If you took my CSE 230 class, you'll remember building a maze game. Rooms were connected to other rooms, and players could walk through them. Each room had a description, and possibly even monsters that mocked you as you passed through.

Anyway, building such a game in Prolog is trivial (save for the monsters). Let's start with some room descriptions:

room(garden, 'Garden', 'You are in the Garden. The trees and shrubs appear...').
room(hallway, 'Hallway', 'You are in the Hallway. Dusty broken lamps and flower pots...').
room(kitchen, 'Kitchen', 'You are in the kitchen. Knives, pots, pans, ...').
room(library, 'Library', 'You are among many books in the Library...').
room(lair, 'Lair', 'You have found an apparently quite evil lair, of all things...').
connected(north, library, hallway).
connected(south, hallway, library).
connected(down, library, lair).
connected(up, lair, library).
connected(west, library, garden).
connected(east, garden, library).
connected(west, hallway, kitchen).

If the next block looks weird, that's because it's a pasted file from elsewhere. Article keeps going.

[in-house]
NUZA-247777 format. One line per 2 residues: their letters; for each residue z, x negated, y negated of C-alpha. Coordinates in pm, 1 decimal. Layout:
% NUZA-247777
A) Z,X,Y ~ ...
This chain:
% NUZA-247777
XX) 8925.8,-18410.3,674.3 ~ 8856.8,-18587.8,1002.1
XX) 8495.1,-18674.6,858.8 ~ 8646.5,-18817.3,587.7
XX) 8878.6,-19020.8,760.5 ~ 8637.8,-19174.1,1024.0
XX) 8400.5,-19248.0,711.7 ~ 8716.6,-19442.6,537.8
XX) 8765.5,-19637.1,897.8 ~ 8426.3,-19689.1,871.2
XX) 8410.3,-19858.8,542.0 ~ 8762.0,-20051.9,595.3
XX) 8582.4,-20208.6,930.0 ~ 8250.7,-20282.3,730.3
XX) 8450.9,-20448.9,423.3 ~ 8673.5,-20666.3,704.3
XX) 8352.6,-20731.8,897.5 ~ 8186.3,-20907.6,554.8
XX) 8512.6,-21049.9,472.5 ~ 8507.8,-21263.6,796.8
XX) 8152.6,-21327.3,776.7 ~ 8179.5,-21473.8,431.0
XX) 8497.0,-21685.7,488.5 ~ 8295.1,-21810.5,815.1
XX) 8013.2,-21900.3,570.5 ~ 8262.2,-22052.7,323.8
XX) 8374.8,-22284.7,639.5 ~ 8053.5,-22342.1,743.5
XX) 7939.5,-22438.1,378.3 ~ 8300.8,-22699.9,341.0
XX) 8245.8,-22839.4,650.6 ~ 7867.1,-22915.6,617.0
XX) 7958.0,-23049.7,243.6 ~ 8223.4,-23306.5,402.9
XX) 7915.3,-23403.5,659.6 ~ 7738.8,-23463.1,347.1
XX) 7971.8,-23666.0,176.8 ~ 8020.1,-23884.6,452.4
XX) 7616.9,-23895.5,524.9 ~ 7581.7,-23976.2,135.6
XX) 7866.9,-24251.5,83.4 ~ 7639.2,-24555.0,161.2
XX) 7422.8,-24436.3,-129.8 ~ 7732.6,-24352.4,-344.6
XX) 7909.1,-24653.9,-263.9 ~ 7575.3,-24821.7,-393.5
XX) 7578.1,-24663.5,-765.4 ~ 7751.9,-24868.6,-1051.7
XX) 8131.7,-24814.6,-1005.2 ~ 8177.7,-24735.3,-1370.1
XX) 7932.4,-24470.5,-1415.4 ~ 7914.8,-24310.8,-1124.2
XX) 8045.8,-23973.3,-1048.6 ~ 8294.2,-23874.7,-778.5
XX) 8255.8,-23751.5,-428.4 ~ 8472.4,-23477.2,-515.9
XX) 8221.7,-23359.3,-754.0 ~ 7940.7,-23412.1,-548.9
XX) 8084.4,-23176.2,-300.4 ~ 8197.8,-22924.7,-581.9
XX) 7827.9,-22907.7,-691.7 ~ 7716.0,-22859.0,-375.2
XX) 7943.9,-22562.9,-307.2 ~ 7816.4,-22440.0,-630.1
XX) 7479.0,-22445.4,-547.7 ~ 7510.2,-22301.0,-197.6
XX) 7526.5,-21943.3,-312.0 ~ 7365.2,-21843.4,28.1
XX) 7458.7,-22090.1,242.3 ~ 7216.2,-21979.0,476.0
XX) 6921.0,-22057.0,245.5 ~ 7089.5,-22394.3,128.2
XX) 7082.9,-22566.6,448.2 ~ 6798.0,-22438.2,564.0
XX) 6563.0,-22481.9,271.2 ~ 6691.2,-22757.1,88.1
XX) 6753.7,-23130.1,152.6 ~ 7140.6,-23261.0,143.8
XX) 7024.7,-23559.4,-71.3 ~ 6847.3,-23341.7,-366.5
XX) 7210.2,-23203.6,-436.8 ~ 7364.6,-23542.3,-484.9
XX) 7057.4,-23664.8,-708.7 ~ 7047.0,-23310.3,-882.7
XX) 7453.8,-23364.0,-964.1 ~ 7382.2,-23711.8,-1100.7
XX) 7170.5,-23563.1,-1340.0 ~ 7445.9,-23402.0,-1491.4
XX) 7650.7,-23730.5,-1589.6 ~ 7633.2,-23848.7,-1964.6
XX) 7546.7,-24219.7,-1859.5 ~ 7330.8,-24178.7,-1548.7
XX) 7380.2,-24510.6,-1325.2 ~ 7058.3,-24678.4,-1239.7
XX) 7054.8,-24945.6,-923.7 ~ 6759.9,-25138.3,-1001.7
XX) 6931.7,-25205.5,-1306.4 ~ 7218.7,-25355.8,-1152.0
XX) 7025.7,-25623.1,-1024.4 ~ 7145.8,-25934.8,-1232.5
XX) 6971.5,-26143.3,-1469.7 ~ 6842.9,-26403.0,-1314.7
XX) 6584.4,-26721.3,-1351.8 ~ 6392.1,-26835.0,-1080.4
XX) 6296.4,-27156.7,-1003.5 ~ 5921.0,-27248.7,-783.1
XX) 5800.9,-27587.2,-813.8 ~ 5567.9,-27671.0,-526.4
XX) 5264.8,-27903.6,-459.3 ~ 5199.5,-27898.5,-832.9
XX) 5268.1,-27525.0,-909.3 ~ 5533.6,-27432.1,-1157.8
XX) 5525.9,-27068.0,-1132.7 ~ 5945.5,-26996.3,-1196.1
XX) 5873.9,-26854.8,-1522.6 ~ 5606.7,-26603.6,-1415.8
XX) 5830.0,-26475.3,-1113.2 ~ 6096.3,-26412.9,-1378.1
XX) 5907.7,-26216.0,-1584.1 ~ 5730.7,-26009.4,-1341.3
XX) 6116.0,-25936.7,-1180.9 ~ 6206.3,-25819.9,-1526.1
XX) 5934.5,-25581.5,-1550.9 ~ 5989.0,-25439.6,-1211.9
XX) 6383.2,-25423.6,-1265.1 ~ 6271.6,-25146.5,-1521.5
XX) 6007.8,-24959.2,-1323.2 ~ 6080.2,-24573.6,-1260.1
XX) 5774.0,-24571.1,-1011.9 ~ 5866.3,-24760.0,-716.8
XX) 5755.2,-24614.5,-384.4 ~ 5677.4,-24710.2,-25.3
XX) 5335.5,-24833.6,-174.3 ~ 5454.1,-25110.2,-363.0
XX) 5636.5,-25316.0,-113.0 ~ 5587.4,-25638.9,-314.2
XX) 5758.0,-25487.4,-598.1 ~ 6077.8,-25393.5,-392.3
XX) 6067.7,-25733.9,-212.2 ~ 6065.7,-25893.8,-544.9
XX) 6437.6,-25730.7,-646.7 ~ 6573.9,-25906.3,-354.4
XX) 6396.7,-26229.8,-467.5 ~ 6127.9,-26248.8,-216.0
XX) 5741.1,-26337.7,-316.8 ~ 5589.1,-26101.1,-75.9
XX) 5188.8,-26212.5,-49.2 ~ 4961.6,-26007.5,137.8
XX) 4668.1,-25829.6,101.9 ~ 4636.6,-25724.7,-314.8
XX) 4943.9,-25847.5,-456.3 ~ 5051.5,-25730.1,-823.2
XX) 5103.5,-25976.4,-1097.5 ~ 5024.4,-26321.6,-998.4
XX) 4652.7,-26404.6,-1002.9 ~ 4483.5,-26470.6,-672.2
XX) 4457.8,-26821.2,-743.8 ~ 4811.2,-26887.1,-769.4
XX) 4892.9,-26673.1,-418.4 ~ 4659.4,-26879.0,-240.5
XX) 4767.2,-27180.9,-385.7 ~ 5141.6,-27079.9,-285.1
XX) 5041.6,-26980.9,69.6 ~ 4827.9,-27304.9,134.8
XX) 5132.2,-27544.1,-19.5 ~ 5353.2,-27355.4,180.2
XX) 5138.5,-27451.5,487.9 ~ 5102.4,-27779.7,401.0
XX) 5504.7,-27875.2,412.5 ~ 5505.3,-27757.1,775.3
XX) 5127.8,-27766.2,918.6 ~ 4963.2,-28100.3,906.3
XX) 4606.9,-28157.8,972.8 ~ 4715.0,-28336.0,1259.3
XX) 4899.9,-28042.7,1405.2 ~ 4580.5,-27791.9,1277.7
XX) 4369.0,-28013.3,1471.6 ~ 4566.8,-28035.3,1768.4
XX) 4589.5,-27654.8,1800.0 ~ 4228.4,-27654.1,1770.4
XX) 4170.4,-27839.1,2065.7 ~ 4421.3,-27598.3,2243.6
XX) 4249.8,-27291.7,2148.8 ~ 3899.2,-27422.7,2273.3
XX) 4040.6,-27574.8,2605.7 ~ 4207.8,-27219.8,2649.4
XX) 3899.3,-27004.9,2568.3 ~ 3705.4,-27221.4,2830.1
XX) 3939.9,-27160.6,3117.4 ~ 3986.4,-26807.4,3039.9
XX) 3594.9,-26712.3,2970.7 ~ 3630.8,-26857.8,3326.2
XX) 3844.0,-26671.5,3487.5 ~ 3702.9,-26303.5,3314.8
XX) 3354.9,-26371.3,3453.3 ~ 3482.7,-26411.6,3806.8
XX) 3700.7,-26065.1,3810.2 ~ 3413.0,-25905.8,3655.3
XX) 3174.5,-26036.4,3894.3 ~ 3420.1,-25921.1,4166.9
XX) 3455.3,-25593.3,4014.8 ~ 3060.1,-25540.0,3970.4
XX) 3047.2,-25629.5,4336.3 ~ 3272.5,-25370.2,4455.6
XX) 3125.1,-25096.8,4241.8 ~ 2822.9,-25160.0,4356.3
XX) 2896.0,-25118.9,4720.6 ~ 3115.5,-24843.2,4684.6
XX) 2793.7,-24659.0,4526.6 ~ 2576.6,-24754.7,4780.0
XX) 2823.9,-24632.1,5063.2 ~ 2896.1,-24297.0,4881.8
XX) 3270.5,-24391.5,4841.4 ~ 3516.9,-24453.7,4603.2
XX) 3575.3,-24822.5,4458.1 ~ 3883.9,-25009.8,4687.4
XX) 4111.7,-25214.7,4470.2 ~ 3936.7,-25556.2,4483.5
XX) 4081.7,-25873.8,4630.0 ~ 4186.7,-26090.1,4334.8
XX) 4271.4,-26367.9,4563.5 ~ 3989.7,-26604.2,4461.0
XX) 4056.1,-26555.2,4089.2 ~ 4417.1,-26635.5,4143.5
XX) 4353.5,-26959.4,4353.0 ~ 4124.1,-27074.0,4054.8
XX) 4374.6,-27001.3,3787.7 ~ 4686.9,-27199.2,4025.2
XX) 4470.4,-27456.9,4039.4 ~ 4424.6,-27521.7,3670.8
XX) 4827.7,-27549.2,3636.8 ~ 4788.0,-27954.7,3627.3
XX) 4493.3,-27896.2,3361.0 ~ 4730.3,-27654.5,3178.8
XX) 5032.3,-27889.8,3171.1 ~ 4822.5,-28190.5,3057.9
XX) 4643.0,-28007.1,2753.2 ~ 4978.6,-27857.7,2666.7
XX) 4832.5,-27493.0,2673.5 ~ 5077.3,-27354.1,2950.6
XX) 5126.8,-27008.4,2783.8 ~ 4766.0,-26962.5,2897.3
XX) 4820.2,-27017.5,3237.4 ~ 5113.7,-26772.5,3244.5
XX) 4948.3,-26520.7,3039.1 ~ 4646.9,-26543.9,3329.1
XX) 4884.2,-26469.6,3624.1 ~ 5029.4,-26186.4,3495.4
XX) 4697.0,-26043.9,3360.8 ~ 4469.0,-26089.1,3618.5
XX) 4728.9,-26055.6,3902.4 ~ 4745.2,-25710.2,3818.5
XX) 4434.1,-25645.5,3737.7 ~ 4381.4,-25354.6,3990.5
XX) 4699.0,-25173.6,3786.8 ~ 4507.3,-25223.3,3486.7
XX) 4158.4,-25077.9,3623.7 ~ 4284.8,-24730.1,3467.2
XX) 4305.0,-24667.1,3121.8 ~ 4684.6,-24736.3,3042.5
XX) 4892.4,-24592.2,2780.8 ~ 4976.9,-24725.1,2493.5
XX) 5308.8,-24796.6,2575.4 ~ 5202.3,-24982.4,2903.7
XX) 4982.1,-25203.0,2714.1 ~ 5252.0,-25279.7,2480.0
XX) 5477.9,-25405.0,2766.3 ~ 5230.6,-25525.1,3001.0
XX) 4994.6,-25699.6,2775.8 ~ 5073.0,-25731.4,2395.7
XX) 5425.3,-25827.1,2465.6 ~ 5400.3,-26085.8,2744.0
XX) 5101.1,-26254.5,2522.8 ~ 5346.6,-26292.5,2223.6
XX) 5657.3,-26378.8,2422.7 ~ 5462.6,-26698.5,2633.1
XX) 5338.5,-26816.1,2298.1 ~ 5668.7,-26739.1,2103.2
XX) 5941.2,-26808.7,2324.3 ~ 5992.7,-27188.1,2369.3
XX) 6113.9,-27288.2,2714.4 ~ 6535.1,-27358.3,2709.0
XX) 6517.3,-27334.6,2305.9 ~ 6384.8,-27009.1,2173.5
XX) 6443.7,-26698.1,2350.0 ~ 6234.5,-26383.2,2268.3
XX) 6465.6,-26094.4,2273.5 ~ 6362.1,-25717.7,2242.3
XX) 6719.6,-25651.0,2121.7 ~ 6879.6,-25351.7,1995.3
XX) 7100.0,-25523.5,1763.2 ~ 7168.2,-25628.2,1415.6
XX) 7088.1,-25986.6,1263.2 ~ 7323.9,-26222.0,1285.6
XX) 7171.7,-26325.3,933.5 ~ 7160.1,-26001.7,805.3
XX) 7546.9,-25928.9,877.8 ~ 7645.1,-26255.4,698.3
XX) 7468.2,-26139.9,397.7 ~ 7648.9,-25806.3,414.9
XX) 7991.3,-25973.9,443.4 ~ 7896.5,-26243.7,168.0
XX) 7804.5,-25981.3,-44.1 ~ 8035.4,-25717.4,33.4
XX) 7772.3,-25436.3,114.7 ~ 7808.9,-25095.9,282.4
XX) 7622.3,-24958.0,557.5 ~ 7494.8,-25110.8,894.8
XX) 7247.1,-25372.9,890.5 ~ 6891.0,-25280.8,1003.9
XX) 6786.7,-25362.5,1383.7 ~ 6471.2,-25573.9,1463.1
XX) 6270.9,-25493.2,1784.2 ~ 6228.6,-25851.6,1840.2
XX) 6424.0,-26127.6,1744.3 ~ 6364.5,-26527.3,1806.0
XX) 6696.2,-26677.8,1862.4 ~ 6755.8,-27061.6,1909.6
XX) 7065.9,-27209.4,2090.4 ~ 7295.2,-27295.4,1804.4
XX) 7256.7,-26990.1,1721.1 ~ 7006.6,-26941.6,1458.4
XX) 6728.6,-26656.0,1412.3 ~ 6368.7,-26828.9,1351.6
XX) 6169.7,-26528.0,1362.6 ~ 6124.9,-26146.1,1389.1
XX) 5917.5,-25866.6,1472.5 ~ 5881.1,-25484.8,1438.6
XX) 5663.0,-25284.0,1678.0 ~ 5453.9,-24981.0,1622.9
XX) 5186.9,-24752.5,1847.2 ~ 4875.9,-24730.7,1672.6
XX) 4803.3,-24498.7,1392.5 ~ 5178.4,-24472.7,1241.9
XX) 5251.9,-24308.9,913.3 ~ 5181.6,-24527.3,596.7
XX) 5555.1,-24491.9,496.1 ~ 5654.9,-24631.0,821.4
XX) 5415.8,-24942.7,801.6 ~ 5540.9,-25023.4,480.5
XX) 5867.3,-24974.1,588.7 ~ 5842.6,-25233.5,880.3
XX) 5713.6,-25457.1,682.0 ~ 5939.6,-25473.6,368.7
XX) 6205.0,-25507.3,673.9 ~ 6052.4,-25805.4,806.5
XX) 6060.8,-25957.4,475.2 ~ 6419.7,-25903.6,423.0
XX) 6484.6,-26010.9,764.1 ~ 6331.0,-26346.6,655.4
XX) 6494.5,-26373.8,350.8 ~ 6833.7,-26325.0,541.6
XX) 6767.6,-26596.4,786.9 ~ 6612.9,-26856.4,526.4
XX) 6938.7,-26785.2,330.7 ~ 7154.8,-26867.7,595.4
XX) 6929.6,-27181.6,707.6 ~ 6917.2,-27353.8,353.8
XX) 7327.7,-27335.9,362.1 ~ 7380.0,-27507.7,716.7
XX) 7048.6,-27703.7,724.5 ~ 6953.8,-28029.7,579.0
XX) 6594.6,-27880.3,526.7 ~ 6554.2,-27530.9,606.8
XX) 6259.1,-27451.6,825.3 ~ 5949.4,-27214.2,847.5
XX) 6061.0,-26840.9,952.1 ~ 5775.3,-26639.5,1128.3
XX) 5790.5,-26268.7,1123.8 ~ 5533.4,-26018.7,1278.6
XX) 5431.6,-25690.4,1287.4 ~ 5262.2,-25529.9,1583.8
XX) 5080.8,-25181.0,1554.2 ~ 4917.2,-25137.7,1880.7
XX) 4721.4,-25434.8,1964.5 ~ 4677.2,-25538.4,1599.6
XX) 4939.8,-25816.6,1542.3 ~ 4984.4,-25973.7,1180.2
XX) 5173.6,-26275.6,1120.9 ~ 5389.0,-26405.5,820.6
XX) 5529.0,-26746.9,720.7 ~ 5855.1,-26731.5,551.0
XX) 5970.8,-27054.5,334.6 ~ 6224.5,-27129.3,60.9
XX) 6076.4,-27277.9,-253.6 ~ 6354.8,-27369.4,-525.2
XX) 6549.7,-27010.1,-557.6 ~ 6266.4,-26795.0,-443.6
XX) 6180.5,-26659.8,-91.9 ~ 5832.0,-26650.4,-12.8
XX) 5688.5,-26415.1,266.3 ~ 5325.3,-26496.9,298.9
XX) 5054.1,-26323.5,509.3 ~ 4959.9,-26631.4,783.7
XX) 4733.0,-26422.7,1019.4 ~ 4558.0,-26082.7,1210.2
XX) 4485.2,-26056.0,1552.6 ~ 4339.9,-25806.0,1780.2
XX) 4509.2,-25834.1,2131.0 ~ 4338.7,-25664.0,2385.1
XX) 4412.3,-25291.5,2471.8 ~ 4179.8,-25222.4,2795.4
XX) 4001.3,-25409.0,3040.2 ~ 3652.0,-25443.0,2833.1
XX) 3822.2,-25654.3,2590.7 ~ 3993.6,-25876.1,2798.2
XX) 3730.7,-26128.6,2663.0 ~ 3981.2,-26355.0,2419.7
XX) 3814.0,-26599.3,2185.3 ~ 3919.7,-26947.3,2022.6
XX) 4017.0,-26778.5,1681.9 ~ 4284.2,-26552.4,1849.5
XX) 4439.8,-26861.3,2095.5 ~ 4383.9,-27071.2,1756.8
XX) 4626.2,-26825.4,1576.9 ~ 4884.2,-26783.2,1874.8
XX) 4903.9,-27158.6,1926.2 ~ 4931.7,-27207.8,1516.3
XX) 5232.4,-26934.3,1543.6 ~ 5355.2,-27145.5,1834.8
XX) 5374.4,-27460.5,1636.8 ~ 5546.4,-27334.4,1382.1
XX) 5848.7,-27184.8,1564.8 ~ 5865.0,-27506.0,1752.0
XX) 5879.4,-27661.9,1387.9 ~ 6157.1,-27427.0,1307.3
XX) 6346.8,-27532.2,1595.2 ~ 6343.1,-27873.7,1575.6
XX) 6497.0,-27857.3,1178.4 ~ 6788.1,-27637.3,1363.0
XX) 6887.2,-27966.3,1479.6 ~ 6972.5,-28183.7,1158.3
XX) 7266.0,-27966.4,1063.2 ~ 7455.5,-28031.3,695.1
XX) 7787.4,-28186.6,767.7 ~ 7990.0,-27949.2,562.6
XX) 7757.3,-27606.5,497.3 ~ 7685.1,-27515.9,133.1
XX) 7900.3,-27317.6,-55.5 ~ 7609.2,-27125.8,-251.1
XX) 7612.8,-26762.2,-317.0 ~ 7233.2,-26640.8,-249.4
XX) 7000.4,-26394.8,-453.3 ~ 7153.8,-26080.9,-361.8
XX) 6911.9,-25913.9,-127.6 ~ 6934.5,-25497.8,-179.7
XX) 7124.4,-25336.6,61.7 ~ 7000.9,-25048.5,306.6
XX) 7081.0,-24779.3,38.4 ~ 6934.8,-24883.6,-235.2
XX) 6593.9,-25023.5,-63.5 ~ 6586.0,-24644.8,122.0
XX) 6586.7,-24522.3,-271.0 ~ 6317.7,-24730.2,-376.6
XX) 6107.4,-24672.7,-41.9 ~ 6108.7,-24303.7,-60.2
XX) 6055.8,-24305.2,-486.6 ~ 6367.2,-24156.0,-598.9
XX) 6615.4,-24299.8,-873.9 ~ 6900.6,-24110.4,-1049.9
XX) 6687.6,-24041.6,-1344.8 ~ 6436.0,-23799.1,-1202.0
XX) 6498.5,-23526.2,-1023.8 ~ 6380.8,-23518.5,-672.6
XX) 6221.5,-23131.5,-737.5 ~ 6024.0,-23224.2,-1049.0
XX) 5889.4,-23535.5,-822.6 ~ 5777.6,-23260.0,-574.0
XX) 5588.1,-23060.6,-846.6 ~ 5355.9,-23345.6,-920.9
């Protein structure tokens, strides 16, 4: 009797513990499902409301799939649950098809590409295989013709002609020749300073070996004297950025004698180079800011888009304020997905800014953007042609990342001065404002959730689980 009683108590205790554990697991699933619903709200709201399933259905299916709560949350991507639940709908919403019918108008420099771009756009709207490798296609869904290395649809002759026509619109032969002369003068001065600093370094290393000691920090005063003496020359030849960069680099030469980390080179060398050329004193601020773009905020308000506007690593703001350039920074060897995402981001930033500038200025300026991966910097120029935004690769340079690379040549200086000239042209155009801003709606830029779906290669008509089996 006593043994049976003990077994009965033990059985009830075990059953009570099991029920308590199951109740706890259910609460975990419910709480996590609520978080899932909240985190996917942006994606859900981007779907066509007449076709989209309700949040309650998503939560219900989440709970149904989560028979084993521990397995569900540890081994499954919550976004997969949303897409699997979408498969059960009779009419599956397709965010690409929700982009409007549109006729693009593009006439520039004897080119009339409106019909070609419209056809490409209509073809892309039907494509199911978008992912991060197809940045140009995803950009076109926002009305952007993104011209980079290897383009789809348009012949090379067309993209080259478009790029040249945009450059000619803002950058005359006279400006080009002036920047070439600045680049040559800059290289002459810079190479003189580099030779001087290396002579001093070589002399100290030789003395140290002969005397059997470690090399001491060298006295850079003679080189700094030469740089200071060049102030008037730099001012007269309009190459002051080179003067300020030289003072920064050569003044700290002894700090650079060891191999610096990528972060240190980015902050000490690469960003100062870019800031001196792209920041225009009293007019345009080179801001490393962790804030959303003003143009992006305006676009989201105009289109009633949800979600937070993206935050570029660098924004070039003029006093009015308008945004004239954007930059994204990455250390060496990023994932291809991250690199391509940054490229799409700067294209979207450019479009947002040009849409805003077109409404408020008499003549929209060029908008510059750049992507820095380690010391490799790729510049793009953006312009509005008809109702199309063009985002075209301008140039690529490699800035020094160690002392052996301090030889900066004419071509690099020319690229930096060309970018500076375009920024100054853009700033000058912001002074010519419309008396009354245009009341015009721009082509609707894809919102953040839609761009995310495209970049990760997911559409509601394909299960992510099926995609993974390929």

connected(east, kitchen, hallway).

We'll add a predicate that causes the description of our room to be printed:

% this predicate has no inputs
print_location :-
    room(Current, Name, Description),
    % nl means "newline"
    print(Name), nl, print(Description), nl.

This predicate requires that current_room is a predicate that gives the current room. E.g., current_room(library).

But the current room should change, naturally. We can change the facts of the database in the middle of running the program by using retract and assertz. The retract predicate ("meta-predicate" technically) takes as input a predicate and removes it from current facts. On the other hand, assertz adds a predicate to the list of facts, at the bottom of the list (that's what the z means; the alternative is to add the new fact at the top, in which case you use asserta).